• What’s next in consumer false advertising litigation?

We encourage you to check it out (and obtain some CLE credit in the process).

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Court Finds No “Support” for Certification of Full-Refund Class Involving Biotin Supplement

A frequent target of consumer class actions are “structure/function” claims made in connection with dietary supplements.  These claims describe a nutrient or dietary ingredient and its role in the body’s structure or function: for example, “glucosamine promotes healthy joints.”  Plaintiffs may allege that a product’s labeling is misleading because the typical consumer already receives enough of the nutrient or ingredient from her diet.  At the same time, those plaintiffs will seek a refund on behalf of everyone who bought the product—even if many in the class have received a benefit.  A recent decision out of the Southern District of California, Alvarez v. NBTY, Inc., 2019 U.S. Dist. LEXIS 87420 (May 22, 2019), suggests that this disconnect between the proposed class and the plaintiffs’ theory of liability and damages may no longer be tolerated at the class-certification stage.

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Two Big Reasons Courts Dismiss Suits Alleging the Presence of Harmful Ingredients

“Contains detectable levels of the weed-killer chemical glyphosate.”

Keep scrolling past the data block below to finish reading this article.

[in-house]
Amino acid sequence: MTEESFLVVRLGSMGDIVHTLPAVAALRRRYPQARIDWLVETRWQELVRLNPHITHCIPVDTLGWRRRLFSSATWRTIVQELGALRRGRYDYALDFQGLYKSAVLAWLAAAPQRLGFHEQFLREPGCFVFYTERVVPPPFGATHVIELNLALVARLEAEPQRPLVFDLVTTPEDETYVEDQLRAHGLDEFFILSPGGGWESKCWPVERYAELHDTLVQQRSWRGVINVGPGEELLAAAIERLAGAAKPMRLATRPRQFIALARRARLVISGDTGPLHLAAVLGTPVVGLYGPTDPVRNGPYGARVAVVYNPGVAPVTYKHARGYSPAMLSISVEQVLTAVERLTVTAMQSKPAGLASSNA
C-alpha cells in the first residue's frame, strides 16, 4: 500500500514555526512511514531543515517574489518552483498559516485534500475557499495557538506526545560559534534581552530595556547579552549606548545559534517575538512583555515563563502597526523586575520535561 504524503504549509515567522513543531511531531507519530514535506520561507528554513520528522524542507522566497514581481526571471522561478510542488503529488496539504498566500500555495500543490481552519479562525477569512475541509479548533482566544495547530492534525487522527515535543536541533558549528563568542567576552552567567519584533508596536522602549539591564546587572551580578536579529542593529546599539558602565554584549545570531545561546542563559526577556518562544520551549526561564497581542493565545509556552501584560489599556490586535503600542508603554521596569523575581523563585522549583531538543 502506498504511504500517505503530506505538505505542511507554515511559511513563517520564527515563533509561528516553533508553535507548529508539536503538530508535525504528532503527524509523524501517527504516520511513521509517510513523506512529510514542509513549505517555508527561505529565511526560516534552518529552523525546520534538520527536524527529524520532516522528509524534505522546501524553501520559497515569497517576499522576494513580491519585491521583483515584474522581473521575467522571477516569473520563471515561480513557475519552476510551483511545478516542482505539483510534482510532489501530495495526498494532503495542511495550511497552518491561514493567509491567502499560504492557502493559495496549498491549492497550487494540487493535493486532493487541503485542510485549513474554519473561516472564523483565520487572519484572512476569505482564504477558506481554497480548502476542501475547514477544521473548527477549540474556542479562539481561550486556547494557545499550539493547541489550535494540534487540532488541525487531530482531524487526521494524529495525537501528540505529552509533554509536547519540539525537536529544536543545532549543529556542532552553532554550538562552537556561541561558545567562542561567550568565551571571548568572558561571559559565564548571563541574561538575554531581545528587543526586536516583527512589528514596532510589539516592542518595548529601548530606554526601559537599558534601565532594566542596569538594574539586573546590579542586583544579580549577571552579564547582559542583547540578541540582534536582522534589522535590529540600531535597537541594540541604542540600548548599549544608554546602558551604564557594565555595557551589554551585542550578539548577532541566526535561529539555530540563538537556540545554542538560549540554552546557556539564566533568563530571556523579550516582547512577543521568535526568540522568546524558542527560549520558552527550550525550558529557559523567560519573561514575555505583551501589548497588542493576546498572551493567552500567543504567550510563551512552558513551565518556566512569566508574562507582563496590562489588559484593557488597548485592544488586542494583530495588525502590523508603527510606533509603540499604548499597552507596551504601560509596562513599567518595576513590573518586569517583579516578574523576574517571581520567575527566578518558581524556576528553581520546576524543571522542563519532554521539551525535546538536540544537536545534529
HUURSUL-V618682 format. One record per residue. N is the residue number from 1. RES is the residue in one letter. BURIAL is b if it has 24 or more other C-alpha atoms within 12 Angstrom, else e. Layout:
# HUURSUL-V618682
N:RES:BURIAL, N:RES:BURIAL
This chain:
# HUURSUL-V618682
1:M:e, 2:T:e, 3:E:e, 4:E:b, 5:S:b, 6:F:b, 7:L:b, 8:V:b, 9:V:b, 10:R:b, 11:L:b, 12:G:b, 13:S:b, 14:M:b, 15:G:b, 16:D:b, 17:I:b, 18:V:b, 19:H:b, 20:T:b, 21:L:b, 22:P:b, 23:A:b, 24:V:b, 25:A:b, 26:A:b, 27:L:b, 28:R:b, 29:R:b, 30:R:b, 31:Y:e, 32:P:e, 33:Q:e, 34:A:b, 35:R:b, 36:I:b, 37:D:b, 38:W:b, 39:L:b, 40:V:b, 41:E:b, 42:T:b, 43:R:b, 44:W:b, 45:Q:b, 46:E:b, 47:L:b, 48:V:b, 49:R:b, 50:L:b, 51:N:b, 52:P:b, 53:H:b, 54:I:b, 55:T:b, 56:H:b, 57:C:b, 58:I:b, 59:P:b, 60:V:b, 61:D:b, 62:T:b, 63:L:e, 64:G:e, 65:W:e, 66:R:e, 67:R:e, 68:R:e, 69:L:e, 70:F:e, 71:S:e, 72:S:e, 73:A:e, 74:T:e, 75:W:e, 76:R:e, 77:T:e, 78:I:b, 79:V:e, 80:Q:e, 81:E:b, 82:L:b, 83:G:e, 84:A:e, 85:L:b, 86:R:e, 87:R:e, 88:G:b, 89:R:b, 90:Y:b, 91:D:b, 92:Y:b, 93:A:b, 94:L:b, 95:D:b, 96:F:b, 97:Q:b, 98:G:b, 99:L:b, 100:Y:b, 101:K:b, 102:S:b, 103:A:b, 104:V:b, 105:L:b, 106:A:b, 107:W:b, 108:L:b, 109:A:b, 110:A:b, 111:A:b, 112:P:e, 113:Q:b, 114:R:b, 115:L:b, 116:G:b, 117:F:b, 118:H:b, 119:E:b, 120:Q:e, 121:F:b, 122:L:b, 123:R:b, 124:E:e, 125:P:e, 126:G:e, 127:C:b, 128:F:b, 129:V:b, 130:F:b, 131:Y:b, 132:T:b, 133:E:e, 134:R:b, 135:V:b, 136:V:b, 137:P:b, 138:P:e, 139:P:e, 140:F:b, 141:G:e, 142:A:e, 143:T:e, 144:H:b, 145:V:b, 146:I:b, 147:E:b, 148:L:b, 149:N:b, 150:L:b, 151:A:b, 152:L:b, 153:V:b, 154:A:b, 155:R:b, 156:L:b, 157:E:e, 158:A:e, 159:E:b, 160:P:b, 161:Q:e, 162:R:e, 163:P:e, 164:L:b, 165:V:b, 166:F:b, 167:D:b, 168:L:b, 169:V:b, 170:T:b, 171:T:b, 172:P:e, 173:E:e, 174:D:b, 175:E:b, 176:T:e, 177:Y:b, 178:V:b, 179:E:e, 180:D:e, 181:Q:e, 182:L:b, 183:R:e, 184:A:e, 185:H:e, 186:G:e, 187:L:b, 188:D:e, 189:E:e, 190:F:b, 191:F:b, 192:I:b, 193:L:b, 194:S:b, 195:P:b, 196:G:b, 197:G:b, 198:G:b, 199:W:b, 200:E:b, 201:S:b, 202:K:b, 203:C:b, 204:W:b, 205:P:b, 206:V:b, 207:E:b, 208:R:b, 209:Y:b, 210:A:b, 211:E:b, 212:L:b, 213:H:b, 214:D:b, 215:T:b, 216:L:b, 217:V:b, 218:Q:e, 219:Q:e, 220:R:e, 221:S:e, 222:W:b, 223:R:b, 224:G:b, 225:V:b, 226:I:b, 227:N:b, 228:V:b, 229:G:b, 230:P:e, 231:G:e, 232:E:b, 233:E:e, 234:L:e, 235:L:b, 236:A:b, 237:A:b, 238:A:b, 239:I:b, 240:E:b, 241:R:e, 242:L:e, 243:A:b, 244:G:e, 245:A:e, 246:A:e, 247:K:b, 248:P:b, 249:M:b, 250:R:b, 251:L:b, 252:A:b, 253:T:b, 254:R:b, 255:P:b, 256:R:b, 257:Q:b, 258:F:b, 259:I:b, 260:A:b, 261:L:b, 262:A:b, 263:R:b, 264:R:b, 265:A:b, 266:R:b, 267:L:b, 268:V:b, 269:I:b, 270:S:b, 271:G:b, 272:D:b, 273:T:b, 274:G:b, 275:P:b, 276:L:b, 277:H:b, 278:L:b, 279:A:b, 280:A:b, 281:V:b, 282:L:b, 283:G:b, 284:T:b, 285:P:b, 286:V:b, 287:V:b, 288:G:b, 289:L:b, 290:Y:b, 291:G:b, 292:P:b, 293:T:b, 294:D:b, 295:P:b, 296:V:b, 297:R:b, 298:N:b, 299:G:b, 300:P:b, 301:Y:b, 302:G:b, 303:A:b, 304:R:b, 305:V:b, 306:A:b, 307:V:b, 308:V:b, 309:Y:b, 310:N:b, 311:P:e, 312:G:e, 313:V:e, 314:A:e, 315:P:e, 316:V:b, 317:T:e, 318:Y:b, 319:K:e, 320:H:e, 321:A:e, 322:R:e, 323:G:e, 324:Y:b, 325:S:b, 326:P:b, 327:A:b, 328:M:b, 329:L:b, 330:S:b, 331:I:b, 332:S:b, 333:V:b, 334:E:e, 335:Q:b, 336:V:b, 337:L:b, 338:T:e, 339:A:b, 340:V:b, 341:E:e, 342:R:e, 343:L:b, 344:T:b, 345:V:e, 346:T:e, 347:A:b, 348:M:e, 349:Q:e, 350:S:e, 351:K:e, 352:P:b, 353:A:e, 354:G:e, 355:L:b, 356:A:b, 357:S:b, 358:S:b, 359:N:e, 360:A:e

“Contains limonene, which causes kidney toxicity and tumors, and linalool, a cockroach insecticide.”

“Contains a potent biocide and endocrine disruptor, with detrimental health effects that are still becoming known.”

These are the sorts of headline-grabbing allegations the plaintiffs’ bar has recently relied upon in claiming that products advertised or positioned as “natural” are deceptively marketed.  At first blush, the presence of allegedly dangerous ingredients in foods, cosmetics, and other consumer products might seem like the basis of a strong false advertising case—especially when those substances are undisclosed.  How could a company so deceive the public by promising a “good-for-you” product that contains such “bad” ingredients?

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Acids Lawsuits with No Base

Many recent consumer class actions against food and beverage manufacturers have related to label claims that a particular category of ingredient is not used in the product—e.g., “No Preservatives,” “No Artificial Flavors.”  These lawsuits follow a predictable formula:  the plaintiff, relying on the product’s ingredient list, alleges that a particular ingredient in the product functions as an artificial flavor and/or chemical preservative, and that the “no preservatives” or “no artificial flavors” claim is therefore false.

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Do “Reasonable Consumers” Read The Ingredient List?

By law, packaged foods and beverages must bear an accurate list of their ingredients “in descending order of predominance by weight.”  21 C.F.R. § 101.4.  Consumers routinely sue food and beverage companies alleging that they were misled about the presence or absence of particular ingredients—even though a mere glance at the ingredient list would have averted any confusion.  Do such plaintiffs have a plausible claim for relief under false advertising laws, or should these claims be dismissed at the threshold?